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Thread: "Jack of all trades" vs Master Programmer

  1. #1
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    Question "Jack of all trades" vs Master Programmer

    Hello guys, apologies if you think I haven't researched about it for myself, but I did. Maybe I could not get some answers I wanted and that is why I decided to post this here, because I know great programmers are here who can give their experiences and thoughts on this!!! Ok, the question is obviously about polyglots and single-code professional programmers in OOP languages, but I want to split it into four questions:
    • Do employers prefer people with proficient knowledge of one language and speciality compared to people with mediocre knowledge of some?
    • Does learning multiple languages affect other skills that can be learnt(i.e database construction, making designs and editing images.)?
    • How often do you have to program in a certain language to keep remembering it and how does it affect you in life(Work, relationship, free time)? and finally....
    • What fundamentals of programming do I need to learn and how do I know that I learnt them with enough confidence to try a new language?


    A little background about me:
    At the moment I learn Java and Python, been doing that over 1 year and 2 months respectively.
    I averagely spend about 3h 50min for java from monday to friday and 2h for python at weekend (Now I increased it to 3 or 4h to practice python by following examples for java)
    The reason I put fourth (silly) question is because I am a bit scared that I haven't learnt enough fundamentals in java programming. Right now, I am about to do event-handlers and deployment in "Java in easy steps" book and I am done, but I can use official Java tutorial pages to increase my knowledge. Second reason I am scared is because I have no idea what exactly employers want in employees: sophisticated knowledge in libraries, ability to create security protocols or design small database for software apps....... because I can not go to employer and say "Hey, I have learnt basic fundamentals and syntax in java and have some basic knowledge in libraries". I understand if I were to do a start up (I actually do want to try to do in the future) I could develop knowledge that I need for idea or business, but employers can say one thing about responsibilities in job description and then may ask you if you could do more than what you know.

    My true desire is to become a mobile app developer, especially in android coz I am learning Java. I am interested in exploring mobile features and learn about them and make great apps for people. I think, from my honest opinion, that if I know how to make apps for android properly I can try to develop apps for iphone as well or even add small applications to my or someone's website.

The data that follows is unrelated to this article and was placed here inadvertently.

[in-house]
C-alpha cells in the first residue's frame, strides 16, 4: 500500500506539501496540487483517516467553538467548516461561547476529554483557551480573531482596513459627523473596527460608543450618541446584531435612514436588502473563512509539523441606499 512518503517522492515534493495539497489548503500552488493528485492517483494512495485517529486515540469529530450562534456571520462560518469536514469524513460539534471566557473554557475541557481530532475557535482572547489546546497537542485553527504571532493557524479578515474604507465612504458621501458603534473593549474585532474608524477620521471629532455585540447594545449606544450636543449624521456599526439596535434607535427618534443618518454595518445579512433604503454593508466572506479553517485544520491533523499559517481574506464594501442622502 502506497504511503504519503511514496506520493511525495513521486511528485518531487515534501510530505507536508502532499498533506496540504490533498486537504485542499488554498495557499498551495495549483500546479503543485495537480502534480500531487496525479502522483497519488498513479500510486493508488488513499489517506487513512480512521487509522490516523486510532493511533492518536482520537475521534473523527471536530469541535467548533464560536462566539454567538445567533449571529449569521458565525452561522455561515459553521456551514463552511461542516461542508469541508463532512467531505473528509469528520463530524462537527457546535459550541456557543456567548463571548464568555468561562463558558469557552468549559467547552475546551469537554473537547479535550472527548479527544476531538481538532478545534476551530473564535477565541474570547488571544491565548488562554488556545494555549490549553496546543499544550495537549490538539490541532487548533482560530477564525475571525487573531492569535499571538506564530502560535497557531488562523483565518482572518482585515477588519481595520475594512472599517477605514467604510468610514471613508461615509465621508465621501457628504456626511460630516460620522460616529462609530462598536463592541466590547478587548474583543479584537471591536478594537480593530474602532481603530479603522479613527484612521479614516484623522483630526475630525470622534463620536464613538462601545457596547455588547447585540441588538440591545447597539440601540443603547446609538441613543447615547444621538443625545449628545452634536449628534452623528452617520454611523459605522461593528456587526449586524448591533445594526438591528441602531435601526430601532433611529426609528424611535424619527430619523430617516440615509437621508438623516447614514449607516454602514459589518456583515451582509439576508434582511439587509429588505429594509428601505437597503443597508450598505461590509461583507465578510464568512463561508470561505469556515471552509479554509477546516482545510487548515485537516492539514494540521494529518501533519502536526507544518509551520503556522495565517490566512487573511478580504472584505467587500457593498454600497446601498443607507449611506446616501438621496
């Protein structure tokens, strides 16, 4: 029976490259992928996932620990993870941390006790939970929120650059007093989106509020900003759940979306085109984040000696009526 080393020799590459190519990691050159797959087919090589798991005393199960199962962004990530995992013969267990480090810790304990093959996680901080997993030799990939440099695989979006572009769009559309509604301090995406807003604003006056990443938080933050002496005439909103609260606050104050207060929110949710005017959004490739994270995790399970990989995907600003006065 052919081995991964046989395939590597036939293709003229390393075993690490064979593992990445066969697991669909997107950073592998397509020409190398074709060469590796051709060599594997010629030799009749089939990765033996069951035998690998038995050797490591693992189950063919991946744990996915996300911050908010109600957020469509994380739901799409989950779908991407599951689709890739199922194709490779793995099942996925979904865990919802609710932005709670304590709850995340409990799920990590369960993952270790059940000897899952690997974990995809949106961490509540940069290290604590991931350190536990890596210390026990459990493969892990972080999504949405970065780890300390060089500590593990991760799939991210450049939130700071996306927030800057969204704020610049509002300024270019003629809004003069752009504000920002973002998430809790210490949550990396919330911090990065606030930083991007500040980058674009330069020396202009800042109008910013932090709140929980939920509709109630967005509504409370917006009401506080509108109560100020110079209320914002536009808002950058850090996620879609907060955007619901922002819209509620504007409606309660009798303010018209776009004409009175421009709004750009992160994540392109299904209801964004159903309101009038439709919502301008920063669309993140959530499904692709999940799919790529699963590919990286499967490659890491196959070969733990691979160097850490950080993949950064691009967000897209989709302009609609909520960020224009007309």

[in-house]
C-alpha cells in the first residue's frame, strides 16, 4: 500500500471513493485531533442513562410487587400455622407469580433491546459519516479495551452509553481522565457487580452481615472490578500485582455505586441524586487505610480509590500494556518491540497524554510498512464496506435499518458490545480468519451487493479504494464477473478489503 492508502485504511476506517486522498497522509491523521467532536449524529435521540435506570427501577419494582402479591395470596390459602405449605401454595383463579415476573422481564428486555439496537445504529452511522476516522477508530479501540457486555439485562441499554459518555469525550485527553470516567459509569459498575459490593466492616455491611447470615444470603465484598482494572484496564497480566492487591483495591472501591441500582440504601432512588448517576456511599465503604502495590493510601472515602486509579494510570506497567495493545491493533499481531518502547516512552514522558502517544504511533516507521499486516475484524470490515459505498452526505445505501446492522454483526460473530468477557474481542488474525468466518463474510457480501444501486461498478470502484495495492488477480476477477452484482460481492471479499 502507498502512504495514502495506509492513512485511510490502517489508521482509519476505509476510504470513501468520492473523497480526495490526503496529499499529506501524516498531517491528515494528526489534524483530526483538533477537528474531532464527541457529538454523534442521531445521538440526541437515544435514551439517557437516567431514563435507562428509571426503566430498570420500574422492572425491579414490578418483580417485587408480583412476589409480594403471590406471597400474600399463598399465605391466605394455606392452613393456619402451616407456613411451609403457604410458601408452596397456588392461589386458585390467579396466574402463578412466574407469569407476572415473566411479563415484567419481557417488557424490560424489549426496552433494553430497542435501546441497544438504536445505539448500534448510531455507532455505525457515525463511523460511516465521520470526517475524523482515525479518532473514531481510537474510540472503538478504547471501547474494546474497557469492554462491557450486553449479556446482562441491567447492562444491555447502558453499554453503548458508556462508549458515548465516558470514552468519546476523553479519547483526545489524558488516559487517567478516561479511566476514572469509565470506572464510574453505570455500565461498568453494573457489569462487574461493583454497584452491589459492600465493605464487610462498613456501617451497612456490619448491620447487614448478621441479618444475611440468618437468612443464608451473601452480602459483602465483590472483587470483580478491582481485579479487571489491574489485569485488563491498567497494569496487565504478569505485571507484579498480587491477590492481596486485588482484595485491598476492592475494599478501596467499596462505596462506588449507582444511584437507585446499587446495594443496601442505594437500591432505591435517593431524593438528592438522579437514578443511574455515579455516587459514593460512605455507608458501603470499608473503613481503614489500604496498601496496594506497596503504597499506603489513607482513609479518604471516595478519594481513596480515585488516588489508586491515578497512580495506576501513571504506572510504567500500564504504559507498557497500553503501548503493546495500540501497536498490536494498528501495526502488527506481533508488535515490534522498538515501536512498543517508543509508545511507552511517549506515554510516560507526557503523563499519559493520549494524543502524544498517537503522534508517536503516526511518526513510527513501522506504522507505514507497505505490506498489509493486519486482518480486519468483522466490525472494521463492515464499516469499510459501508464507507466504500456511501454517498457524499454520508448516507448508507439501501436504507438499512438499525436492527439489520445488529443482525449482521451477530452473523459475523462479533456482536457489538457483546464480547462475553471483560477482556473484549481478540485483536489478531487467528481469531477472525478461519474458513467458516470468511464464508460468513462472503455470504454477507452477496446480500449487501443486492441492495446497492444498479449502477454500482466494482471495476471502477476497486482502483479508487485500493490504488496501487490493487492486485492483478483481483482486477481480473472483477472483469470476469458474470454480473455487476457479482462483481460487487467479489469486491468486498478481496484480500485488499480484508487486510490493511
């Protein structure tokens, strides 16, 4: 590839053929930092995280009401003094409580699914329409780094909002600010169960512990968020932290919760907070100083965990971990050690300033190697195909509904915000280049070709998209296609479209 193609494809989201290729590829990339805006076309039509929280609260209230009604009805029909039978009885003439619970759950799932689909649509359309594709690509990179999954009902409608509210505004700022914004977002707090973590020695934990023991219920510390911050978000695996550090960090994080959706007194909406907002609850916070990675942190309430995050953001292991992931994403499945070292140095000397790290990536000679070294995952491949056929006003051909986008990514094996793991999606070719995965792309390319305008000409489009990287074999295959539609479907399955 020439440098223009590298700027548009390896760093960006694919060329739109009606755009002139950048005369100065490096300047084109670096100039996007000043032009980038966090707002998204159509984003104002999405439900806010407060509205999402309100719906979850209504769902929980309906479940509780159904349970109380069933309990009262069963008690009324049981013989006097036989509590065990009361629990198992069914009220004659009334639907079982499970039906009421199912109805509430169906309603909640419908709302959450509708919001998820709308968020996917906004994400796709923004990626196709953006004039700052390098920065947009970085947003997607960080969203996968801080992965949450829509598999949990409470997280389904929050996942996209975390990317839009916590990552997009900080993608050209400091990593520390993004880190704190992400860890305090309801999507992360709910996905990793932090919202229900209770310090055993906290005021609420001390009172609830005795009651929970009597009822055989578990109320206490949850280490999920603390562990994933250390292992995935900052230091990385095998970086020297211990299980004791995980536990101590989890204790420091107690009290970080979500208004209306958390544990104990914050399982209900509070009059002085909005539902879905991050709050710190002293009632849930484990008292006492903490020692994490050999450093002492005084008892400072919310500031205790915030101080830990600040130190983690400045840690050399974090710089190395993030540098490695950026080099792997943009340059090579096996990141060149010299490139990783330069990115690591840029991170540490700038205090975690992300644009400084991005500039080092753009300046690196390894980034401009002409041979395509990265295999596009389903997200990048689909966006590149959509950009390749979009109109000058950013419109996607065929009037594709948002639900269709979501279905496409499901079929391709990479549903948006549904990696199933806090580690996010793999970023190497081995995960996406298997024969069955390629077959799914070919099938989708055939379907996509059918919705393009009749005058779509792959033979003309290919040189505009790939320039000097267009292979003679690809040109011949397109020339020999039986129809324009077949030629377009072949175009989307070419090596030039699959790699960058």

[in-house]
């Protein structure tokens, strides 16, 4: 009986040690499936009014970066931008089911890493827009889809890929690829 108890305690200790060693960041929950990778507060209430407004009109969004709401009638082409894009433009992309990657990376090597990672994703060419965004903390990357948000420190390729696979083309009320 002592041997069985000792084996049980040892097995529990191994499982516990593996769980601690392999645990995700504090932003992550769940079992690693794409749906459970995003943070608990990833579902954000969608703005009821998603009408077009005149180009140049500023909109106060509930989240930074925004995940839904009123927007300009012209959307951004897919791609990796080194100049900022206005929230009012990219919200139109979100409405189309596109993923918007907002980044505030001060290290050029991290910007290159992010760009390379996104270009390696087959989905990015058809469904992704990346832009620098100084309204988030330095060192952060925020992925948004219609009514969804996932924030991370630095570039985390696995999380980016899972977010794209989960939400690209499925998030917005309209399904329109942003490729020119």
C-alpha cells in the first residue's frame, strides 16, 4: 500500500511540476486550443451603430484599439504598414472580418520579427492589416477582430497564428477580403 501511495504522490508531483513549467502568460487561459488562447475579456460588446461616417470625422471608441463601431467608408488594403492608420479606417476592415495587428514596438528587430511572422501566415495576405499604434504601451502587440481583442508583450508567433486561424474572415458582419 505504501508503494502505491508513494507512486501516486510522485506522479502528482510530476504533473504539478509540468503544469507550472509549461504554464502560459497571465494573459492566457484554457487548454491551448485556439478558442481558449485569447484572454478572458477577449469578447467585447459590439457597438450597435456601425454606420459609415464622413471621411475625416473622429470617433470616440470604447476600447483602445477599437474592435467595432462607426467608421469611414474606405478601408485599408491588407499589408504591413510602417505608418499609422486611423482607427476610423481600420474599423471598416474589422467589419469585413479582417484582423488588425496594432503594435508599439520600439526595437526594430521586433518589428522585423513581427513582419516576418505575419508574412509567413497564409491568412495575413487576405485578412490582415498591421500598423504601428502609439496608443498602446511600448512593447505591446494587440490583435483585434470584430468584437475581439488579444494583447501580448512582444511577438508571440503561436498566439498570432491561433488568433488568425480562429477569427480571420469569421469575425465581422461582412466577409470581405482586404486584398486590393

Furthermore, I planning to go to university (in UK) and after I complete it in 4 years time, I have to look after myself by doing small **** jobs and try to get into small company to code for them, just to get experience and try to move on to better job or become independant.
    BUT that is why I decided to post this question here, because I would like to know what and how it will affect me in order to become what I want to become and never regret about the decision I will/did make.

    THANK YOU VERY MUCH for reading this whole thing ( I wished I could have made it shorter, but I wanted to explain the reasons for the post) and please do post of what you think about it and I wish this post will help others in similar situations like I am in now. Thanks
    "If you are in hell, keep going." Winston Churchil
    ubuntucrazygeek.blogspot.com
    http://motivatedsuccess.tumblr.com/
    http://pavelexpertov.tumblr.com/

  2. #2
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    Re: "Jack of all trades" vs Master Programmer

    Languages or even frameworks aren't so important... you should expect to learn a new framework every year or so, and a new language every 3 to 4 years... A good employer should be only moderately interested in what you already know, but very interested in how fast you can learn something new. If he is focusing too much on what you already know, it implies you'll be doing that and nothing else for t next two years. Run!
    Warning: unless noted otherwise, code in my posts should be understood as "coding suggestions", and its use may require more neurones than the two necessary for Ctrl-C/Ctrl-V.

  3. #3

    Re: "Jack of all trades" vs Master Programmer

    Quote Originally Posted by pavelexpertov View Post